Mappa (1978)

Perhaps best known is Boetti's series of large embroidered maps of the world, called simply Mappa. After the Six-Day War in June 1967 the artist began to collect newspaper covers featuring maps of war zones.[15] He then asked his wife to embroider the shapes from the June 1967 map.[16] He pondered the idea of the first large-scale Mappa during his second voyage to Afghanistan in 1971,[17] resulting in a series of woven world maps entitled Territori Occupati.[18] Between 1971 and 1979 he set up the One Hotel with his friend and business partner Gholam Dastaghir[19] in Kabul[20] as a kind of artistic commune[21] and created large colourful embroideries, the most famous of these were the Mappa, world maps in which each country features the design of its national flag. In 1971, Boetti commissioned women at an embroidery school in Kabul to embroider his first map. He initially intended to make only one but went on to commission roughly 150 of them in his lifetime, with no two possessing exactly the same dimensions.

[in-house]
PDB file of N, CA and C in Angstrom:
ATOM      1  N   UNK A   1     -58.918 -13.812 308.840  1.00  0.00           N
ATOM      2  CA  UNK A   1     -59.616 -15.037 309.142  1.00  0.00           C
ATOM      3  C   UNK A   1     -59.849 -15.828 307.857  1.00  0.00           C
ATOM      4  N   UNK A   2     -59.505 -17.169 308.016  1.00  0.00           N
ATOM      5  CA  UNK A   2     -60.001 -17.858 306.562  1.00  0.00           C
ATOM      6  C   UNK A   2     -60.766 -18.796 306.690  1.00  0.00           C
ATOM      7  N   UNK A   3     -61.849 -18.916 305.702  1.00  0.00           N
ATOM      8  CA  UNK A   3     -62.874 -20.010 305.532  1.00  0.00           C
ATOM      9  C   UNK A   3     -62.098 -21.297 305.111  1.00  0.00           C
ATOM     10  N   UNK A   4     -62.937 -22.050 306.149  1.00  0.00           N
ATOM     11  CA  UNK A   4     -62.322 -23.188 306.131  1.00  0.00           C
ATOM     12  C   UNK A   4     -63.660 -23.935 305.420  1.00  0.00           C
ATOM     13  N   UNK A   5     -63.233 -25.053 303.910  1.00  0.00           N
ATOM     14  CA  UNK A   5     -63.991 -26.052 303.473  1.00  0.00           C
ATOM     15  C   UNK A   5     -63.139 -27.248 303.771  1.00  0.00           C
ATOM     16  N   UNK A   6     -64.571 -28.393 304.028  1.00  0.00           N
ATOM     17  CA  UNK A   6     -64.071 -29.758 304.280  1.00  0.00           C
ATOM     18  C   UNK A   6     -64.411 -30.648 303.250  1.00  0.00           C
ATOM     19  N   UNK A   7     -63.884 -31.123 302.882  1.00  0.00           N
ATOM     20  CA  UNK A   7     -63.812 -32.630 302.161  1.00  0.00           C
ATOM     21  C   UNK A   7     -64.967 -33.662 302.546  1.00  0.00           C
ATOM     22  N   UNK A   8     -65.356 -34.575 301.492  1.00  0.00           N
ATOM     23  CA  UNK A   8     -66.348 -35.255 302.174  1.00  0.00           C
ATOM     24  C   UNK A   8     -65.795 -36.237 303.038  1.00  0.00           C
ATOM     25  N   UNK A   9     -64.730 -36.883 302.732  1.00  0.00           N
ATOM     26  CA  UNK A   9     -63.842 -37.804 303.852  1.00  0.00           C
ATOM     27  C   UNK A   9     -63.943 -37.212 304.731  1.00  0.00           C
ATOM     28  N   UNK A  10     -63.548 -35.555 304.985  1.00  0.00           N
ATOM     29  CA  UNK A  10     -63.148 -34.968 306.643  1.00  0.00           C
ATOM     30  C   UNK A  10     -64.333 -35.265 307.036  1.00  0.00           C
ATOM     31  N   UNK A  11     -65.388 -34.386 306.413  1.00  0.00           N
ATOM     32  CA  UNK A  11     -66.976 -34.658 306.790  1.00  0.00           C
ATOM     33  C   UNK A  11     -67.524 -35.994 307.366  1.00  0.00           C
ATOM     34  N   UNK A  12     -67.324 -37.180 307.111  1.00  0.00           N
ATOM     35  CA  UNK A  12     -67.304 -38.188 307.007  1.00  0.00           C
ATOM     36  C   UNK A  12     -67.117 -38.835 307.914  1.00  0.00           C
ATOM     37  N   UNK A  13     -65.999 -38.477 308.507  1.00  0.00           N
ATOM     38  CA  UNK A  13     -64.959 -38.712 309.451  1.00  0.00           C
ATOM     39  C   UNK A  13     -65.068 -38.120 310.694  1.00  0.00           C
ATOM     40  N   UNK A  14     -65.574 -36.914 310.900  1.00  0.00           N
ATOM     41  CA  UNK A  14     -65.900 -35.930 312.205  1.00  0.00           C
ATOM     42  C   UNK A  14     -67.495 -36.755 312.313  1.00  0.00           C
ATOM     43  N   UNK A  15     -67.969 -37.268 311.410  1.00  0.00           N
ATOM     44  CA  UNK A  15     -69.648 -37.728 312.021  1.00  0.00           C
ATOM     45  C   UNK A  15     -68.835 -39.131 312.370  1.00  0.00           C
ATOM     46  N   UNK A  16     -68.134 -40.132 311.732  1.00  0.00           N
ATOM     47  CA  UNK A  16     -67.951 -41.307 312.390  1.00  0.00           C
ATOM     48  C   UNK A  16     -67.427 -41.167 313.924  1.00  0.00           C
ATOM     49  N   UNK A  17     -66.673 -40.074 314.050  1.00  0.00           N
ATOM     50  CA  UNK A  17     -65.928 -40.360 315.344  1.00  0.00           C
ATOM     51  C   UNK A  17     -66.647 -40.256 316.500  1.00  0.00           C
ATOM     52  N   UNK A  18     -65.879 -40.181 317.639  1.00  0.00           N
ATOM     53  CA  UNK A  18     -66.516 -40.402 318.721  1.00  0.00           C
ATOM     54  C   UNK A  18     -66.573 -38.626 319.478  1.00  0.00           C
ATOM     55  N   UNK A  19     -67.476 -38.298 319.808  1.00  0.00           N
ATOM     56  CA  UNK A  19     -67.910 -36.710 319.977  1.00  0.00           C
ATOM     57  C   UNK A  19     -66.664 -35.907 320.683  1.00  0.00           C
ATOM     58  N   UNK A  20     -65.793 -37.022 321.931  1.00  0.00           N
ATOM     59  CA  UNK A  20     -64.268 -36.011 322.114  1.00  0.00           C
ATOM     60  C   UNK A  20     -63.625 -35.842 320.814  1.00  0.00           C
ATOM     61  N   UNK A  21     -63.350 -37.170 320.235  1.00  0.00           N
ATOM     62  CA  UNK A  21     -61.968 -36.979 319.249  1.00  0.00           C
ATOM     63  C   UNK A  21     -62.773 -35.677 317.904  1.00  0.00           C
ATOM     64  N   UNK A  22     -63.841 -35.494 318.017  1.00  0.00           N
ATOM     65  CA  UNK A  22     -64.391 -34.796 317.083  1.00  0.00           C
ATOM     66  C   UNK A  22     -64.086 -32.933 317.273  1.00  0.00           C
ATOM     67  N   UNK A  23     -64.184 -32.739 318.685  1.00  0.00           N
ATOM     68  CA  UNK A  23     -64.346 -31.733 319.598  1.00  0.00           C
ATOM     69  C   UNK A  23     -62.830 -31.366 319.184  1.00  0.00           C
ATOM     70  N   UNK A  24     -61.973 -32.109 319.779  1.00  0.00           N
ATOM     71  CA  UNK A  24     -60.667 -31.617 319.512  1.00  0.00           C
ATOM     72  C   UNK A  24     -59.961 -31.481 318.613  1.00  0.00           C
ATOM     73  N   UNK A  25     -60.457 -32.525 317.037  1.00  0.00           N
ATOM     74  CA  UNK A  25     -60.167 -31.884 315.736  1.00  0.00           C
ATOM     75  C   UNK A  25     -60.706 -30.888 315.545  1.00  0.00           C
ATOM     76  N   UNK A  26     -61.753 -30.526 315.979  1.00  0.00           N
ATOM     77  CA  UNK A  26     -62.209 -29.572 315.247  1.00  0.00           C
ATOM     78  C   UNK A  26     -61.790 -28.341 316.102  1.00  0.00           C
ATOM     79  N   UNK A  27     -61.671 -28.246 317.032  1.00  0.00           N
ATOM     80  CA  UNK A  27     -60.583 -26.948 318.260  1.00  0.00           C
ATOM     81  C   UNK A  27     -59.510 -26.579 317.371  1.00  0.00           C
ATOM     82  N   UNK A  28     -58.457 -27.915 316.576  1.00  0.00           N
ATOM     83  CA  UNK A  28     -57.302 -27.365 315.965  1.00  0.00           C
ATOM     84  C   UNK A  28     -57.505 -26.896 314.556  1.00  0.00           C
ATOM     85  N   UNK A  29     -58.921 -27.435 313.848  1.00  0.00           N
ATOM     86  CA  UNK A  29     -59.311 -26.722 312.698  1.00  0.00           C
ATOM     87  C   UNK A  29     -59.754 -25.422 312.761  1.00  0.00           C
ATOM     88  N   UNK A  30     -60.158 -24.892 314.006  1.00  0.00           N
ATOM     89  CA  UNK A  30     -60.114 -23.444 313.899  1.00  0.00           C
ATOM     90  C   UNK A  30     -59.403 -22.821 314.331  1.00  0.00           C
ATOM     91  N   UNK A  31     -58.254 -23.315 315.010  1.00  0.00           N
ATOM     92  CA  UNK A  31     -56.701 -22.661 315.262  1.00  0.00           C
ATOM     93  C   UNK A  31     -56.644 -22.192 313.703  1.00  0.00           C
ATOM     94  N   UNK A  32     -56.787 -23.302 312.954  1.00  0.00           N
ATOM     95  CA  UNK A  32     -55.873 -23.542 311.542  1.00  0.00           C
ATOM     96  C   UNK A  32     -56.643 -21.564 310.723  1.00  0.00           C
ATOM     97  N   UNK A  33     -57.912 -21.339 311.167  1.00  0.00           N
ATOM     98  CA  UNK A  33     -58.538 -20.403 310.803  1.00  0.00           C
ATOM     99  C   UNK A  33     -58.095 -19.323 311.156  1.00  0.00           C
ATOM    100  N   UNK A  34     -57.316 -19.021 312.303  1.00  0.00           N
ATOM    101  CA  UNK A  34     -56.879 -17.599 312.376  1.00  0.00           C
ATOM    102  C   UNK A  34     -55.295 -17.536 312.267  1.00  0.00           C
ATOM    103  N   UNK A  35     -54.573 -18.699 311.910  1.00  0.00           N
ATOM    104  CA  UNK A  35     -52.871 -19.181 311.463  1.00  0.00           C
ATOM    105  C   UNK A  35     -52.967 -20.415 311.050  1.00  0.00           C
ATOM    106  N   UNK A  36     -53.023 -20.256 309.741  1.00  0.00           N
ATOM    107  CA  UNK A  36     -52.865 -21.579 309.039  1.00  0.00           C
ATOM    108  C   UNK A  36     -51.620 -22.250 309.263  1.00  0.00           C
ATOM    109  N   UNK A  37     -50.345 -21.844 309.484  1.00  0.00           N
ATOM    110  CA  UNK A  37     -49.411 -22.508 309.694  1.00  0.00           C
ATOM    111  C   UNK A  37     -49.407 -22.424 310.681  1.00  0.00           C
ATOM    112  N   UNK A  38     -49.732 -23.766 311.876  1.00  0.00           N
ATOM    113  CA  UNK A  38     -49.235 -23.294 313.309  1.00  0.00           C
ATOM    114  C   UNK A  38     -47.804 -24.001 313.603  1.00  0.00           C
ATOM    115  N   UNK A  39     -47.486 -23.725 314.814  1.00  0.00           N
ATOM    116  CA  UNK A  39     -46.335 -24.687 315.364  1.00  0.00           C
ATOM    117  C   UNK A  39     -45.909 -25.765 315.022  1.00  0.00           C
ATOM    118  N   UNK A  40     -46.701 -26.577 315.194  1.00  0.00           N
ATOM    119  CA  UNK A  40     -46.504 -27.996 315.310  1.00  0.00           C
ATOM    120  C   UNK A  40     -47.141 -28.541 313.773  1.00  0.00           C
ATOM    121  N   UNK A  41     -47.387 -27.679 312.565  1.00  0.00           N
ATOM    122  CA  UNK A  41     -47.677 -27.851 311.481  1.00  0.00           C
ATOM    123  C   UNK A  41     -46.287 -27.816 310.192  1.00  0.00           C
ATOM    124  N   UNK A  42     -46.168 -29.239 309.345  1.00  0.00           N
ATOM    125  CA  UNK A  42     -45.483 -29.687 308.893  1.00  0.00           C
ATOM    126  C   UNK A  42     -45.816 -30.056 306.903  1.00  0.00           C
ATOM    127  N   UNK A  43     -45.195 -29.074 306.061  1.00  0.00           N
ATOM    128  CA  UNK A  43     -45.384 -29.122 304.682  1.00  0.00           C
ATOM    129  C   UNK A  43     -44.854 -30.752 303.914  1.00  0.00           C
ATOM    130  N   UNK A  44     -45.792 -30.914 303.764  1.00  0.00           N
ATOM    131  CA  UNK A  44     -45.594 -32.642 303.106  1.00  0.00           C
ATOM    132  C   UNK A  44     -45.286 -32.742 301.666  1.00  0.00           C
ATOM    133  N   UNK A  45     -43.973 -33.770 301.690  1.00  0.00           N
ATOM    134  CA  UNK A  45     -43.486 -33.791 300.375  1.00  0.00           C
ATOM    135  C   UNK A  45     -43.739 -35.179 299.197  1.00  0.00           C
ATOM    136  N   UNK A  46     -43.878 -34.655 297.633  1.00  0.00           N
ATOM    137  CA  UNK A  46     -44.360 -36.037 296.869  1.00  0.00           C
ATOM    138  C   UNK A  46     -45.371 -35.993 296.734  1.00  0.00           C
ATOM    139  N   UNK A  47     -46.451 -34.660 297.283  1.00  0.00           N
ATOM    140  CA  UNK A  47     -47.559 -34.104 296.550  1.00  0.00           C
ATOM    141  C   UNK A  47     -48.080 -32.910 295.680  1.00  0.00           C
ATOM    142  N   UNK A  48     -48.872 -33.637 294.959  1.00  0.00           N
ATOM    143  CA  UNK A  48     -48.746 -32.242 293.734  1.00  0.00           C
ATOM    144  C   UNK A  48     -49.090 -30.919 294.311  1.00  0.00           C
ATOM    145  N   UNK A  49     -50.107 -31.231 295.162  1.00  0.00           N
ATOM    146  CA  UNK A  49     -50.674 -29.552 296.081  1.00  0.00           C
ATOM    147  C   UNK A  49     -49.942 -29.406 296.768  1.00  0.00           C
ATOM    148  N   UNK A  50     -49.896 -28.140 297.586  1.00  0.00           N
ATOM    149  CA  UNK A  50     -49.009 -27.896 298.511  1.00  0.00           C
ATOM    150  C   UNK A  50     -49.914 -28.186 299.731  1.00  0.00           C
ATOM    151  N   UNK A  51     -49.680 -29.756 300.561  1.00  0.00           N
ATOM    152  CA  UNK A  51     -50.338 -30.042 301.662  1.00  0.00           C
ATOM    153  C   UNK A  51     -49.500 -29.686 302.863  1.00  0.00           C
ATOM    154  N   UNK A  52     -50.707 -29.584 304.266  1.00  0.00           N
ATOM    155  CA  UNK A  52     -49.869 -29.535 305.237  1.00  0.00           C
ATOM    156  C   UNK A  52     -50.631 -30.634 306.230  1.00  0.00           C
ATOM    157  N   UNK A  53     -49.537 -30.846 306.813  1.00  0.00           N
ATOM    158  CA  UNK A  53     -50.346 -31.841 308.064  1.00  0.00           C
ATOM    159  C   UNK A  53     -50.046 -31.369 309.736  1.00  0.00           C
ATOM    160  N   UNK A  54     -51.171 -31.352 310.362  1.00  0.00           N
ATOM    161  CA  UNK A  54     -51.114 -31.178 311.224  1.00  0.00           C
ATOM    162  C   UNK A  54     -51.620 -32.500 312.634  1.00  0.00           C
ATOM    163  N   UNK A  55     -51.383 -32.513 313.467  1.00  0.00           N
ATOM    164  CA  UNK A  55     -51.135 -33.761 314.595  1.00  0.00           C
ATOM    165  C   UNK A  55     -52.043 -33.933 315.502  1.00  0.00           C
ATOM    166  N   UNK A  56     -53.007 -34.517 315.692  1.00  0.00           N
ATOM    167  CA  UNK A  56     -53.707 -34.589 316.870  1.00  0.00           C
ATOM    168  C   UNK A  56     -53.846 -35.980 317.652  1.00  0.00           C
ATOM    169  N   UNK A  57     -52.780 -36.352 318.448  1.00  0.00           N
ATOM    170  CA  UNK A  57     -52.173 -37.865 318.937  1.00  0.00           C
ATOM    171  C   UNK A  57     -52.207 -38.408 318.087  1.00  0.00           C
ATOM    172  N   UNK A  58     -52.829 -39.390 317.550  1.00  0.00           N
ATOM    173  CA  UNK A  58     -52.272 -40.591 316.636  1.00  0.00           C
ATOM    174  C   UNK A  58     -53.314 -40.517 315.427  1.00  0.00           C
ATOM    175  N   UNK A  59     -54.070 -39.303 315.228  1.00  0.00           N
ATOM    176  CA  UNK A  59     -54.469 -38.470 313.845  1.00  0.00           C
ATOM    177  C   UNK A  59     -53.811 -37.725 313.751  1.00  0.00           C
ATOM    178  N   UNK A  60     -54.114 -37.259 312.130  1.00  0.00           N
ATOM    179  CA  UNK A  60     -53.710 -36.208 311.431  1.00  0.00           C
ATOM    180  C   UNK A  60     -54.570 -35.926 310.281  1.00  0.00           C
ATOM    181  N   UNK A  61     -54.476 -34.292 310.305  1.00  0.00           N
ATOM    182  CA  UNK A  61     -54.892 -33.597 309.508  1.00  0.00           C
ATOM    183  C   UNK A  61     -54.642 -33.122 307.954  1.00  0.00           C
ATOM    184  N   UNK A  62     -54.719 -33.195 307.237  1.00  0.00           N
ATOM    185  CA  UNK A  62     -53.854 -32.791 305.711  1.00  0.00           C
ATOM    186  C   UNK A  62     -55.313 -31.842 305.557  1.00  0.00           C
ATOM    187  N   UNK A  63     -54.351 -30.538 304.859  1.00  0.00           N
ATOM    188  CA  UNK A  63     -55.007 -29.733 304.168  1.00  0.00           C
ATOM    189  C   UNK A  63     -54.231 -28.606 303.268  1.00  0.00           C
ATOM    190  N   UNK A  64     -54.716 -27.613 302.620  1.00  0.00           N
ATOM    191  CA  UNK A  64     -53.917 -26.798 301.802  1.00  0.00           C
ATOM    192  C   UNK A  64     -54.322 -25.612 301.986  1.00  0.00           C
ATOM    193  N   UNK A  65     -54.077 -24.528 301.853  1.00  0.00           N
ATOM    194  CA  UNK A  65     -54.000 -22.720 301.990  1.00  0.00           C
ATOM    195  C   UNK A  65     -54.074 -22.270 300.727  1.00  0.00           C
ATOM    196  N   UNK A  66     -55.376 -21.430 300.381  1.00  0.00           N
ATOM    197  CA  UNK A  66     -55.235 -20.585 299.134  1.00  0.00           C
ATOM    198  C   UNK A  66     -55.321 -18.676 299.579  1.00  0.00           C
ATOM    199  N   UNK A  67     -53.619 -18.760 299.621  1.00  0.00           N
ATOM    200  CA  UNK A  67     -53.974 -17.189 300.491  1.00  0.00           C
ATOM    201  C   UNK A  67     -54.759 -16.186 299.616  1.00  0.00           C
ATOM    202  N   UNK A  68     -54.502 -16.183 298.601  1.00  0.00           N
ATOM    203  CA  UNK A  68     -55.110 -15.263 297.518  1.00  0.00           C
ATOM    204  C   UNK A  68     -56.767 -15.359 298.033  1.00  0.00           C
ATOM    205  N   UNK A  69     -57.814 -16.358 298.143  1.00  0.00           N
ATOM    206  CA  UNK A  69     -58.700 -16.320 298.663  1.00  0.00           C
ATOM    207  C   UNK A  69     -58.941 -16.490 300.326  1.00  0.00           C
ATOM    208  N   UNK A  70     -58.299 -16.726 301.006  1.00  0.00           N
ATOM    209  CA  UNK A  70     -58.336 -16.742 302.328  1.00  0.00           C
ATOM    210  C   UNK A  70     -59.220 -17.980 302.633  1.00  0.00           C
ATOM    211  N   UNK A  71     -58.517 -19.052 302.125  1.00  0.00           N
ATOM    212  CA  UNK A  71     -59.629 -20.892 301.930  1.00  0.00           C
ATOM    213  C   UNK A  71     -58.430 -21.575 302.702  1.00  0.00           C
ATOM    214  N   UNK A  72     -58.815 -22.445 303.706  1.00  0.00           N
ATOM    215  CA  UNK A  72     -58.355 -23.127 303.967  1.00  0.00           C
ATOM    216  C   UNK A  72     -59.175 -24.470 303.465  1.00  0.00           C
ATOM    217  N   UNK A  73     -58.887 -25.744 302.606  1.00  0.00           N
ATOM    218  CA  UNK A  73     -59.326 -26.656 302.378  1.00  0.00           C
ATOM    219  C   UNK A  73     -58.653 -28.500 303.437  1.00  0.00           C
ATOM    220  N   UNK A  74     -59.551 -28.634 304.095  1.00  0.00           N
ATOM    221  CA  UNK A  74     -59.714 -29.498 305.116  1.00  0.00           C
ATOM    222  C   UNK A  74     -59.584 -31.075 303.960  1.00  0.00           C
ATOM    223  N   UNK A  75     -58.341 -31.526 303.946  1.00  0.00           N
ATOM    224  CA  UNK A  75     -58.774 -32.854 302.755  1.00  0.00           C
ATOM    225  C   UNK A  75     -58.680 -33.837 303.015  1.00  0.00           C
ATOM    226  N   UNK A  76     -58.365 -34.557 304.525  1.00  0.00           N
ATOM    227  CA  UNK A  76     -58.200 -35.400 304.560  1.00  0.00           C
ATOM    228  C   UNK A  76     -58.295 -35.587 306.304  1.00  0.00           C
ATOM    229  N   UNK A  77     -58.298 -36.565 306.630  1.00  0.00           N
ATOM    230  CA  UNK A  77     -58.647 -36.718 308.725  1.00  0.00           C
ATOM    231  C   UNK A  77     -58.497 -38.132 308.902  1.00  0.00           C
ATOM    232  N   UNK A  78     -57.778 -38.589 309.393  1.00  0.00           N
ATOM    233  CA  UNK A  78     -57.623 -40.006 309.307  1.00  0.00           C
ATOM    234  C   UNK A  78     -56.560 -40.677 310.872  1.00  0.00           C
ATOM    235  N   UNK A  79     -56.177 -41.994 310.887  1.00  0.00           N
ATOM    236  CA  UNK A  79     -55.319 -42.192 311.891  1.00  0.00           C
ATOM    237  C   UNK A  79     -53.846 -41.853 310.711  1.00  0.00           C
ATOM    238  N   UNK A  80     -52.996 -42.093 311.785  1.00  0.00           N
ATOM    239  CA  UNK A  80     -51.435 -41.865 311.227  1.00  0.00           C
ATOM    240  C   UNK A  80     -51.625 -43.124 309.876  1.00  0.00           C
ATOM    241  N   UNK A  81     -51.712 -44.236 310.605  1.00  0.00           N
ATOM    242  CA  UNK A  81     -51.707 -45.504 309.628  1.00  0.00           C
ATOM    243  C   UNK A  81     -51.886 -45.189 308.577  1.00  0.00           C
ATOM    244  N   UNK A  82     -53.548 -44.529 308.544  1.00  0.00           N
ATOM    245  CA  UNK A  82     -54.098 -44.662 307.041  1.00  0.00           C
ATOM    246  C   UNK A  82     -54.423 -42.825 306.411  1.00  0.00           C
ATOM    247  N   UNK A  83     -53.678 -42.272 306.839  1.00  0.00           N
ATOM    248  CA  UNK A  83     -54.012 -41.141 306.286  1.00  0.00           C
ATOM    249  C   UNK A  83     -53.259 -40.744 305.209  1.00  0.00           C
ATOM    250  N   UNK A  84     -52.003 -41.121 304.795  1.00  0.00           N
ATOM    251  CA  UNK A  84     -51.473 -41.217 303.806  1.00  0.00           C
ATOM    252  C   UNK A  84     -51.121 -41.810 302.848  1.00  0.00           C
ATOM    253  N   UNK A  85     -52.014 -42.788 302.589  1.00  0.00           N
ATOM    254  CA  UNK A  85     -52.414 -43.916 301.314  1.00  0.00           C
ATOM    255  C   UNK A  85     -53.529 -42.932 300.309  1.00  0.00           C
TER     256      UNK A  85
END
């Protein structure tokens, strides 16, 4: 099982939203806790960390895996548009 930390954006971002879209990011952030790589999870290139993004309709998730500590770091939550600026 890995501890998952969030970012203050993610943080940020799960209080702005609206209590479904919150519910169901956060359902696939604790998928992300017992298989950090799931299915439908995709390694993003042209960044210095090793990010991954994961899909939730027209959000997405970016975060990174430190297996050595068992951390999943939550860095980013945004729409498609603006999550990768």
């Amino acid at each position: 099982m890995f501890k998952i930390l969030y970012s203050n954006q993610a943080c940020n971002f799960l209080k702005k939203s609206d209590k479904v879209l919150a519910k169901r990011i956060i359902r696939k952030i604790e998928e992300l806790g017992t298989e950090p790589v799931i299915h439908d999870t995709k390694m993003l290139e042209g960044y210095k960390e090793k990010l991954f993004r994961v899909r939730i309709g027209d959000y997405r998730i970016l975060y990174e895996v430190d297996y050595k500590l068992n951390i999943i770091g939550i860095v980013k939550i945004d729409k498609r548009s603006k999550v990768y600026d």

Boetti's maps reflect a changing geopolitical world from 1971 to 1994, a period that included the collapse of the Soviet Union and the fall of the Berlin Wall. Embroidered by up to 500 artisans in Afghanistan and Pakistan, the maps were the result of a collaborative process leaving the design to the geopolitical realities of the time, and the choice of colours to the artisans responsible for the embroidery. The maps delineate the political boundaries of the countries.[22][16] In one map, the sea is unexpectedly coloured pink rather than blue, as landlocked Afghans had no tradition of mapping, certainly not of oceans.[3] The border texts contain dates or details relative to the work's production, Boetti's signature and sayings, as well as excerpts from Sufi poetry.